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The following is a an example of a Operating Systems blog post:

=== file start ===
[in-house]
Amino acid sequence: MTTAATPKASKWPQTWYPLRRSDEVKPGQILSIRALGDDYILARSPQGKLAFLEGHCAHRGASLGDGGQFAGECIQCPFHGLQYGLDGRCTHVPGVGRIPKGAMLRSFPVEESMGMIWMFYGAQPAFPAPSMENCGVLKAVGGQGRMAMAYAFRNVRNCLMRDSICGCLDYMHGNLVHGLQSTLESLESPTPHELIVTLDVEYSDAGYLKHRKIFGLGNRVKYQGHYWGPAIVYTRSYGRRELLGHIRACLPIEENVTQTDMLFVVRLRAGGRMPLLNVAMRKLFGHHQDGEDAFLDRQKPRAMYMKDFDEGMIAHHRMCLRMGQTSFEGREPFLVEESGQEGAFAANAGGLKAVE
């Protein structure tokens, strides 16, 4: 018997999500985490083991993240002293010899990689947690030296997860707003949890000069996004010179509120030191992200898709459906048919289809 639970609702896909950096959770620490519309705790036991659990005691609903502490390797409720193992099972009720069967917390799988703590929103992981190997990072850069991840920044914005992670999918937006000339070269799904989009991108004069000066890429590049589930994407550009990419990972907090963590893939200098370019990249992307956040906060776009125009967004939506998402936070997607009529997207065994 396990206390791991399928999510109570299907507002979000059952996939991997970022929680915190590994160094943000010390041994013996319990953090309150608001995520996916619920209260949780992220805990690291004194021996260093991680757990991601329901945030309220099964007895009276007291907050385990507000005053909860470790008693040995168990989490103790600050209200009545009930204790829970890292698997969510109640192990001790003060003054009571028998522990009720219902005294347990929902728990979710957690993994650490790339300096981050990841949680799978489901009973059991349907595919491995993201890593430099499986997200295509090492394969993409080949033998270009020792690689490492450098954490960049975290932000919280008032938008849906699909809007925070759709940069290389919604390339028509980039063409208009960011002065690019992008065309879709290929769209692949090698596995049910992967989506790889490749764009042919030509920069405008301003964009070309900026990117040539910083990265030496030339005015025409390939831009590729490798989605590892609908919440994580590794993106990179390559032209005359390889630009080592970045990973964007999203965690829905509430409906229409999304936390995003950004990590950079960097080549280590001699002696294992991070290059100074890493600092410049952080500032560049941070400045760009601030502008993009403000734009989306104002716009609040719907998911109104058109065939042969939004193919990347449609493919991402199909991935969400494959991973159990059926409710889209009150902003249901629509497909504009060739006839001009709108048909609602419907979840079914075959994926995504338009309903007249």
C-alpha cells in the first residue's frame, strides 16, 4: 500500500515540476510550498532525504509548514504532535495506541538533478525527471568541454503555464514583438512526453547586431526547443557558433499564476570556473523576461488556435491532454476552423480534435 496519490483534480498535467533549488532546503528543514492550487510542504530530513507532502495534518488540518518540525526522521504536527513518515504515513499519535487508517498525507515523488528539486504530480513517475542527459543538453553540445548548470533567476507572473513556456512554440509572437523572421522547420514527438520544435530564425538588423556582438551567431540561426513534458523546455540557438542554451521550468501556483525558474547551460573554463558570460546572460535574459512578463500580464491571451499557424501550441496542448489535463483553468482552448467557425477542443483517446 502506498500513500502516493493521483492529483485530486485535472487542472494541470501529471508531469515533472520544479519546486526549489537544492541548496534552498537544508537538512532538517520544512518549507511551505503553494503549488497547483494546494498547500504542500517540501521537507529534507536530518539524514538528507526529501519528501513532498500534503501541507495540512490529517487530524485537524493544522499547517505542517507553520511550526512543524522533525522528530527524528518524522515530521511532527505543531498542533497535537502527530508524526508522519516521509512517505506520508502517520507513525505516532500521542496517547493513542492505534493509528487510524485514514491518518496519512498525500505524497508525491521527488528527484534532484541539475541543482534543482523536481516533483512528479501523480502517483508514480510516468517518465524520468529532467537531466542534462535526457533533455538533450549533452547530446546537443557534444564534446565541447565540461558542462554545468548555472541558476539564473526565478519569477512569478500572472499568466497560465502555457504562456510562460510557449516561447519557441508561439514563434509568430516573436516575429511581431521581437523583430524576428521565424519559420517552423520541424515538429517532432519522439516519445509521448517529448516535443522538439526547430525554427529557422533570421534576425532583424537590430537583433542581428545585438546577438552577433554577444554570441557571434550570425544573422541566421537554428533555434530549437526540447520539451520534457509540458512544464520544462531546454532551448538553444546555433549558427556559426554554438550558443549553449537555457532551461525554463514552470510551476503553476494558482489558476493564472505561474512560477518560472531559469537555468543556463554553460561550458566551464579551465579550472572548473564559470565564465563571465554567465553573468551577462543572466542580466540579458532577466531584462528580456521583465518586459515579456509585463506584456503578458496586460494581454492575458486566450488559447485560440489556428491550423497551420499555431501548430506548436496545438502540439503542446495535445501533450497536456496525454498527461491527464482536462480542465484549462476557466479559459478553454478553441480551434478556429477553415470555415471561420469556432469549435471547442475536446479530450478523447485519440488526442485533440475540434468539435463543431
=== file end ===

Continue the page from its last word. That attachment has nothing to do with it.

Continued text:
To say that Apple has managed to transition its users from one thing to another is to put things very simply. To showcase just how remarkable Apple is at transitions, let’s take a look back. Who Invited a Rodent into the Lab? Perhaps the first transition for Apple was to convince users to stop navigating the computer with the keyboard and command line and instead use a mouse. This transition wasn’t really all that difficult considering the market share of computer users at the time was small. It was more difficult to convince non-computer users to use a mouse. Apple used an education as advertising approach to get users on board. It worked. As a result, the mouse became the defacto computer control device for decades. It wouldn’t have a navigational rival until Apple later discovered that people have fingers. Welcome Mac OS X In 1999, Apple began moving computer users from its “classic” Mac OS to the completely new Mac OS X. Apple had been under pressure to change its operating system over to something more modern. In 1997, Apple bought NeXT Computer in order to acquire its operating system and migrate it onto the Mac. In the process, they brought Apple founder, Steve Jobs, back into the company to help make that migration possible. In 1999, it was ready for release. Apple had a problem though. Many users were using hardware that wouldn’t support the new system, or using software that wouldn’t be compatible. For this transition, the company decided to created an emulation mode into Mac OS X called Classic. Classic mode allowed users to seamlessly run legacy Mac apps on the new operating system. This mode would continue to exist through four versions of Mac OS X when most Mac users had transitioned, and developers had moved their apps to the new platform. The Bits Blitz With version 10.2 of Mac OS X brought another transition for Apple to its users. Apple wanted to convert to 64-bit processors. The trick was finding a simple way for users to make this transition without having to even know about it. To do this, Apple used OS X as an anchor. OS X could run 32-bit and 64-bit applications side-by-side without any instruction from the user. This even remained in effect when Apple later changed processors from PowerPC to Intel. Intel Goes Inside In 2006, another transition rocked the Mac world. Apple announced that after years of trashing Intel processors in advertising, that they were now worthy of being inside a Mac. No longer would Apple make PowerPC based Macintosh computers. Instead, they would be transitioning the entire Mac line to Intel processors. Of course, with major technology transitions, there are ripples. The new chipset meant that applications had to be migrated to the new system. Application developers who had moved their applications from the Classic Mac OS to Mac OS X, now had to migrate them also to Intel processors. Again, Apple was masterful here. They created a relatively simple way to recompile applications to the new processors for developers, and for users, they created an emulation mode called Rosetta. Rosetta allowed PowerPC applications to run seamlessly alongside Intel applications. This transition ended with the release of OS X 10.7 Lion, which ended support for PowerPC using Rosetta. iTools by any other name In 2000, while Apple was still transitioning from Mac OS to Mac OS X, Apple released cloud service known as iTools. This service has undergone three major changes since it was first created. The services it offered has changed over the years along with the names. The following is a quick summary of each service: iTools Included @mac.com email addresses, iCards, iReview, HomePage, iDisk, and KidSafe. iCards was a greeting card service, iReview gave website reviews, iDisk was iCloud Drive way before iCloud, and KidSafe was family friendly websites. .Mac For .Mac, Apple kept email addresses, iCards, iDisk, and HomePage around. They also added Backup (backing up data to iDisk, CD, or DVD) and McAfee Virex virus scanner. Later on, Apple added a Web Gallery feature and included 10 GB of storage space. Unlike iTools, .Mac was a paid subscription service. MobileMe As Apple continued expanding its presence to other devices such as iPhone, it needed a better cloud service, so once again, the service transitioned. .Mac became MobileMe. Many of the same services got revamped and renamed. Syncing services were upgraded also. For MobileMe, Apple wanted to break outside of their own box to sync with PCs also. iCloud The final (so far) iteration of the service is iCloud. This is what we use today and is used to store and sync photos, iCloud Drive, Mail Accounts, Contacts, Calendars, and more. iCloud is free, unlike .Mac and MobileMe, however, users can pay for additional storage. Mac vs. iOS We are currently in a transition, although some would say it isn’t. Apple is currently transitioning users from OS X to iOS. iOS was built around a different input method than OS X. OS X was built around using a mouse and iOS was built around using fingers. iOS started out as a mobile operating system, however, with the release of the iPad Pro, iOS is spreading its wings a little bit. This doesn’t mean the end of OS X is imminent, however, eventually it will be the minority player in Apple’s arsenal. iOS will gain more capabilities and eventually rival its predecessor. The transition for Apple this time is long, but that is a good thing. Apple can benefit from both camps during the transition, and we can enjoy some awesome devices during this time.